Fallout 4 was released in early November and we still feel like there is lots left to do in the Commonwealth. What really impresses us is the high level of quality found throughout. While there is some repetition to be found, there seems to have been care and thought behind every little shack, every tool box, every little note, every line written on every terminal. This wasn't the best video game of 2015, but with a bit more innovation and a few less bugs it might well have been. We're not complaining though, Fallout 4 is a remarkable game and an essential experience.
1. Given that Dragon Age: Inquisition was our Game of the Year for 2014, you might conclude that we're biased towards sweeping fantasy RPGs, but that's not the case, and in fact CD Projekt Red's grand adventure gets the nod this year for the sole reason that it was the best title released in the last twelve months. Last year Dragon Age and Alien: Isolation went toe-to-toe for the honour of GOTY, and while we didn't go as far as settling it on a coin toss, it was a close run thing. There was no such debate amongst the editorial team this year, and The Witcher 3: Wild Hunt was the obvious choice for this year's prestigious award.
Why then did we like this game above all others? There's a multitude of reasons, so let's start from the top and work our way through. First and foremost we admire what CDPR managed to achieve, and the huge step forward that they took when considering their third game against their previous work in Assassins of Kings. You can chart and compare the studio's progression to that of Bioware and their own work within the realm of fantasy, but for our money in 2015 the apprentice outdid the master, and CD Projekt Red came of age with a thunderous and triumphant role-playing game.
The world of the The Witcher is rich and vibrant, and thanks to its literary roots is comes blessed with deep and compelling lore. This manifests itself in a superbly realised game-world that is overflowing with interesting side content. There's a moral ambiguity to everything that differentiates this series from its peers, and where some games give you a choice between black and white, right and wrong, The Witcher serves you up several shades of grey and asks you to choose from a variety of unappealing alternatives.
The characters that you meet along the way add so much to the experience, and the writing is great. There's so much nuance to their composition and execution, and as a result our interactions with these characters are incomparably memorable. Even more compelling than the people you encounter are the monsters that you hunt throughout your adventure, their various designs are wonderfully done. Wild Hunts throws you up against some supremely terrifying beasts.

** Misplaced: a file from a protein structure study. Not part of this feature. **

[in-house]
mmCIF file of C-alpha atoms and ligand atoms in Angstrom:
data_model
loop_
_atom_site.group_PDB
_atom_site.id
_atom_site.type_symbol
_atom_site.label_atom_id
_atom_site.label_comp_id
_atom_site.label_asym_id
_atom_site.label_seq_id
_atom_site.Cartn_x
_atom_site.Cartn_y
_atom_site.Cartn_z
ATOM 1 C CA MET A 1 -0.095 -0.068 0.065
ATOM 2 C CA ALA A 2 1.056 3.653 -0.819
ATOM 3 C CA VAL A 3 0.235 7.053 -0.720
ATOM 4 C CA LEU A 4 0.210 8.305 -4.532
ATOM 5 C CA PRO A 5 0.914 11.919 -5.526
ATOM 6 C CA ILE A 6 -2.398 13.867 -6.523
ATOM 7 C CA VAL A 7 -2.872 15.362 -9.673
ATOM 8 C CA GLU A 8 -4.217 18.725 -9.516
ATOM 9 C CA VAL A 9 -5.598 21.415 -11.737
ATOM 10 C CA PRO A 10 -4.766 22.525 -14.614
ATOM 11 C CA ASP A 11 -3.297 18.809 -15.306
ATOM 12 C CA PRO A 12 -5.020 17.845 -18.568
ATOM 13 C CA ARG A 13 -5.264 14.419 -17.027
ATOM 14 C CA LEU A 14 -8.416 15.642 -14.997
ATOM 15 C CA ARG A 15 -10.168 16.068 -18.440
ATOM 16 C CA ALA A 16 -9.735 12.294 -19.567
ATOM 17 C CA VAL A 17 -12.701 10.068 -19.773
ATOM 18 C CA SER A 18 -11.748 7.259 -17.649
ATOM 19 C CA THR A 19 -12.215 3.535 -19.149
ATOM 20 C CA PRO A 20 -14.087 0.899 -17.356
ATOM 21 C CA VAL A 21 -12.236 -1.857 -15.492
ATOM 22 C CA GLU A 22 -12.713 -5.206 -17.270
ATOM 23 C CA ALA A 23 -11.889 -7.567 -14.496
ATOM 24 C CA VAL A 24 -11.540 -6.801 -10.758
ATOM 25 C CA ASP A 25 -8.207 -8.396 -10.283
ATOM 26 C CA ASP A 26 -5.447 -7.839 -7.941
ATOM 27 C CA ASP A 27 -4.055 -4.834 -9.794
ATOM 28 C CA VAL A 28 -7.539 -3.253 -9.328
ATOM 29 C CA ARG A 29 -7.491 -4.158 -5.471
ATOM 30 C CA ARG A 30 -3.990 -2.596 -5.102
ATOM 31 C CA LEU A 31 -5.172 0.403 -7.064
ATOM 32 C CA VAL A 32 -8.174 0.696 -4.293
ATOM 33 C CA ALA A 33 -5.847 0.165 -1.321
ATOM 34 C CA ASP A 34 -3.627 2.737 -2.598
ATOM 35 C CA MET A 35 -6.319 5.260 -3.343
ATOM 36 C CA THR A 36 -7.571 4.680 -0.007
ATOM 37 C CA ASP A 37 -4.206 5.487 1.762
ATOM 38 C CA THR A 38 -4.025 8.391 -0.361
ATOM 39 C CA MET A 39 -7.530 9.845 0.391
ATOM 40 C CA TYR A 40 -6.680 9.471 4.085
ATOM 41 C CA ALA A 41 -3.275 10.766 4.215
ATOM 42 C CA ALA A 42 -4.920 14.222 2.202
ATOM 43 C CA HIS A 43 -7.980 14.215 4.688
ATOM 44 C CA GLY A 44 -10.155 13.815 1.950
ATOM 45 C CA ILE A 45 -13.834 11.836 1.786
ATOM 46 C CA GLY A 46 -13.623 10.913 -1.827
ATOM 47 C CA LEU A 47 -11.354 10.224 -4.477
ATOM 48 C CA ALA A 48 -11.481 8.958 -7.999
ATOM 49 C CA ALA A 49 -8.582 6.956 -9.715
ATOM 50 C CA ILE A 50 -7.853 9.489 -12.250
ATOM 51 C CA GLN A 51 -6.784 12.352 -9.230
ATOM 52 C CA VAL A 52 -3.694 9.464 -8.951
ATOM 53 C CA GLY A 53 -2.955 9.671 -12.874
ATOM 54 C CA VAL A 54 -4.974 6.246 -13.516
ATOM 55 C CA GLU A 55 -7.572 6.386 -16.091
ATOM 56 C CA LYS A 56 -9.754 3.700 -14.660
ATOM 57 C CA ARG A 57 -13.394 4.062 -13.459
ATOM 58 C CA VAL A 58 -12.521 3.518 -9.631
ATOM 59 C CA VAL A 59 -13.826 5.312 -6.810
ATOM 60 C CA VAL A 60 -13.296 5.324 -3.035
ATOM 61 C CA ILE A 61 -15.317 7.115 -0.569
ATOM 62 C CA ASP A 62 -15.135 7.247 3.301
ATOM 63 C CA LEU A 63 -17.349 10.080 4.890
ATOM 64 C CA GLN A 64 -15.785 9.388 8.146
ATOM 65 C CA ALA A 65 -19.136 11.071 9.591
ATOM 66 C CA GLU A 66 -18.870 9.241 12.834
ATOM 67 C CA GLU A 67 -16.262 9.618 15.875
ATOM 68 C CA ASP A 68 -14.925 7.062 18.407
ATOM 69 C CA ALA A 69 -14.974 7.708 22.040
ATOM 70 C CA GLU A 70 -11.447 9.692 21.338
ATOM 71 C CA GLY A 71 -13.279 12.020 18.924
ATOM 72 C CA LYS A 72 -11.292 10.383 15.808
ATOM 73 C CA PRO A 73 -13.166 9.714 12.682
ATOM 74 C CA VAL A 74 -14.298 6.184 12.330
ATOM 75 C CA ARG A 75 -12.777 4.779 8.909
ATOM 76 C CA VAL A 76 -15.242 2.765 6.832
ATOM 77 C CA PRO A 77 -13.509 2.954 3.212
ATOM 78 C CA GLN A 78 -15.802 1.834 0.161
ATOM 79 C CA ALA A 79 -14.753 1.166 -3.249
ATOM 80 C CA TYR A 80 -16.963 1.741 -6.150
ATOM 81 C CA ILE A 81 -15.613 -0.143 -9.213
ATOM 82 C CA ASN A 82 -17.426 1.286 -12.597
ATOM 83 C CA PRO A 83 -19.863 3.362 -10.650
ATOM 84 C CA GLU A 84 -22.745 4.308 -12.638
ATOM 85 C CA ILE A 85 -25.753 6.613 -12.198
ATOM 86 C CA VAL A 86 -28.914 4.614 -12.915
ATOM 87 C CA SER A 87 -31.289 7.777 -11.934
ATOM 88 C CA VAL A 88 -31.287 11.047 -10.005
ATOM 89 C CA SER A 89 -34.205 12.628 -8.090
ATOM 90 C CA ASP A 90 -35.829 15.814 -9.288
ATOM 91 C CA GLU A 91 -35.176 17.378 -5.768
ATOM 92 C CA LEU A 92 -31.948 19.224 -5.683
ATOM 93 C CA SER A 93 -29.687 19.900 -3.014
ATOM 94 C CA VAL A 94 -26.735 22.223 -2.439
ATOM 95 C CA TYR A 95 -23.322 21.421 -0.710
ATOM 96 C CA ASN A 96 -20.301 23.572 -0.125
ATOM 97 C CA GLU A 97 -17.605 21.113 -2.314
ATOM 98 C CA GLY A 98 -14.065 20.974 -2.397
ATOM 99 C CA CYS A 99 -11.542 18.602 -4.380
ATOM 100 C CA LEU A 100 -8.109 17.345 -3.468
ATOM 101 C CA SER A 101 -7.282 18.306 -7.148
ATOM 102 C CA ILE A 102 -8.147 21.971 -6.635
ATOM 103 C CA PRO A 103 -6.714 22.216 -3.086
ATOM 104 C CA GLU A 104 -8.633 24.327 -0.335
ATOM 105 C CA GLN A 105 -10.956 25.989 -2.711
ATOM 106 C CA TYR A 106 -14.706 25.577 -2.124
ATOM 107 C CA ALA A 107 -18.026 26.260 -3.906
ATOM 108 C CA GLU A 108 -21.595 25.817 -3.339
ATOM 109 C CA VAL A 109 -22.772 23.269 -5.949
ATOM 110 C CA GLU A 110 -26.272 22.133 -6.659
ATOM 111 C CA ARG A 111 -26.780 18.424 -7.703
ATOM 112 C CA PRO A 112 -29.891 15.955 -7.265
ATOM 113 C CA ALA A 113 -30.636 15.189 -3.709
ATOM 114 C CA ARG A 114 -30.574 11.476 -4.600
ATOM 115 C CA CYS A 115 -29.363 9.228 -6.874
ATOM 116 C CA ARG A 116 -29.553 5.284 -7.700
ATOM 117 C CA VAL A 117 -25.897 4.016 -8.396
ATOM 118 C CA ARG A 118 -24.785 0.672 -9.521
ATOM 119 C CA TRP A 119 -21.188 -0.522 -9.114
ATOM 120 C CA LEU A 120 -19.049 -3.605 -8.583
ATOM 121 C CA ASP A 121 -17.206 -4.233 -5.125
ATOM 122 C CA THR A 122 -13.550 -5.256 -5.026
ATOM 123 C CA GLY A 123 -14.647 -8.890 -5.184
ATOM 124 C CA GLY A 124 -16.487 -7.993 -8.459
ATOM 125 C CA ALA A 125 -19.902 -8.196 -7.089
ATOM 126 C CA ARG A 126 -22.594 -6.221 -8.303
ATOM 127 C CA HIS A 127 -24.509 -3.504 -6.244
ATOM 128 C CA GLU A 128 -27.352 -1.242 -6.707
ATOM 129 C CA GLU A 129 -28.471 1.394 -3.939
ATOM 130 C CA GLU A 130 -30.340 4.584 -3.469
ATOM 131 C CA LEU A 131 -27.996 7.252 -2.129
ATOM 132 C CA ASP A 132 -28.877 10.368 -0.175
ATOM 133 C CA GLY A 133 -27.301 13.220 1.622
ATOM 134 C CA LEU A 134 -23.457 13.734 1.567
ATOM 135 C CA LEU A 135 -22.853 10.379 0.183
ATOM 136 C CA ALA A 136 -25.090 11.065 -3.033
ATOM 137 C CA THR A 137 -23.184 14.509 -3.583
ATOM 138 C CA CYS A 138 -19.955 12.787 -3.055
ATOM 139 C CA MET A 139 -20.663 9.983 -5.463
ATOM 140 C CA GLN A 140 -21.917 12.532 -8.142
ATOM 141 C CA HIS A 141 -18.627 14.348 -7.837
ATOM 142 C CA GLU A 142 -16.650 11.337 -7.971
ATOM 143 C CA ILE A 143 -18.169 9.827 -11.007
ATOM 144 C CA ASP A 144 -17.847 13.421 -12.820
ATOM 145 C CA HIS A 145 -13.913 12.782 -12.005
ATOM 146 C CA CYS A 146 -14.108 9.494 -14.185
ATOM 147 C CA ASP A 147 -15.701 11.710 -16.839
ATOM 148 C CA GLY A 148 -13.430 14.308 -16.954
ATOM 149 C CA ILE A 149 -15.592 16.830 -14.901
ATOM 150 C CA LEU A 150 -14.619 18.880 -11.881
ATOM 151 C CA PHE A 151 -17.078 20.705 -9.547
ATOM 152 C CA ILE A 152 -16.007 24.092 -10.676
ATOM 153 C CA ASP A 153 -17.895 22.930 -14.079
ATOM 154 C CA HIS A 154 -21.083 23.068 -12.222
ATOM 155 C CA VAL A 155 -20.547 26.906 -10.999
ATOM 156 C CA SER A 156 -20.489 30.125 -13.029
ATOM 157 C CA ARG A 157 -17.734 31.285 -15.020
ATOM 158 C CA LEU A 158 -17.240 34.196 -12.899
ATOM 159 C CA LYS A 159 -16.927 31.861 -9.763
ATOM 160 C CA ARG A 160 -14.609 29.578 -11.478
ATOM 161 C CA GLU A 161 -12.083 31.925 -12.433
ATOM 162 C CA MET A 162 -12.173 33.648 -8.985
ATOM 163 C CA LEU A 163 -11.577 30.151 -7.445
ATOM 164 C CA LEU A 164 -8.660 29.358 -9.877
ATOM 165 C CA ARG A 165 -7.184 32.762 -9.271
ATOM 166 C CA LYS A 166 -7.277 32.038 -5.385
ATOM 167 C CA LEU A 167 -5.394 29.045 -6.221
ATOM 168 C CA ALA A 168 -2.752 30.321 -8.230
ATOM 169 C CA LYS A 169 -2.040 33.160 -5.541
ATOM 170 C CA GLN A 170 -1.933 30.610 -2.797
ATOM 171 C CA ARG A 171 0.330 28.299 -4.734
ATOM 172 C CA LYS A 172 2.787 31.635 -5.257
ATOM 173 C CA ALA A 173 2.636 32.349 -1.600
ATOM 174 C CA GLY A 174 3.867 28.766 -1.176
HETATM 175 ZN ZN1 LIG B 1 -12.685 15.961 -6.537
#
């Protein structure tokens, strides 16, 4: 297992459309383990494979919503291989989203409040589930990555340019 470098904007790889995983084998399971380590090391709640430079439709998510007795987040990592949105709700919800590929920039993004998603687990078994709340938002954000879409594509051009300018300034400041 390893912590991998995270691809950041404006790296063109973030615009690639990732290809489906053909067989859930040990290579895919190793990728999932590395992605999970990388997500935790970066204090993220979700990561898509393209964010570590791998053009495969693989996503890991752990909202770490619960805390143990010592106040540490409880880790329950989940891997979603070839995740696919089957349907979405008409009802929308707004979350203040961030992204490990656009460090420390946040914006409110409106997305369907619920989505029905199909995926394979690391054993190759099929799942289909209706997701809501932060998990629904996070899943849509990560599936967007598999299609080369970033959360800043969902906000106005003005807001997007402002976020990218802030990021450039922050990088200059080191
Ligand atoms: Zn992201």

When it comes to fighting the creatures of this world, there's a rich combat system that gives the player plenty of options, fusing magical attacks with agile movement, and the system is layered with customisable character builds that offer opportunity for specialisation. The combat, however, might not be for everyone, and with such a rich narrative experience running alongside it, there'll be plenty who sign up because they want to sample the story and atmosphere. With that in mind there'll be plenty who take the difficulty down a notch and play the game very differently to their combat-focused peers. One of The Witcher 3's strengths is that it caters for all sorts of players, and there's so many different experiences that can be taken away.
On top of a rich and diverse world we've also been given a handsome game, with the vistas (of which there are many) continuously impressing thanks to stunning views that come with a watercolour feel. The animations, for the most part, are great, and they breathe life into your enemies - both human and monster - all of which are beautifully realised. On top of great character and world design, and the fantastic visuals, there's a superb soundtrack playing in the background. The whole thing has been carefully and expertly pulled together, and thanks to post-launch updates it's now in better shape than ever before.
If you haven't already sampled the delights of The Witcher 3: Wild Hunt, there's never been a better time to do so. CD Projekt Red has meticulously crafted an action-filled story-driven role-playing game that stands head and shoulders above all others. This huge game has so much to offer so many people, and as far as we're concerned, it was 2015's finest video game.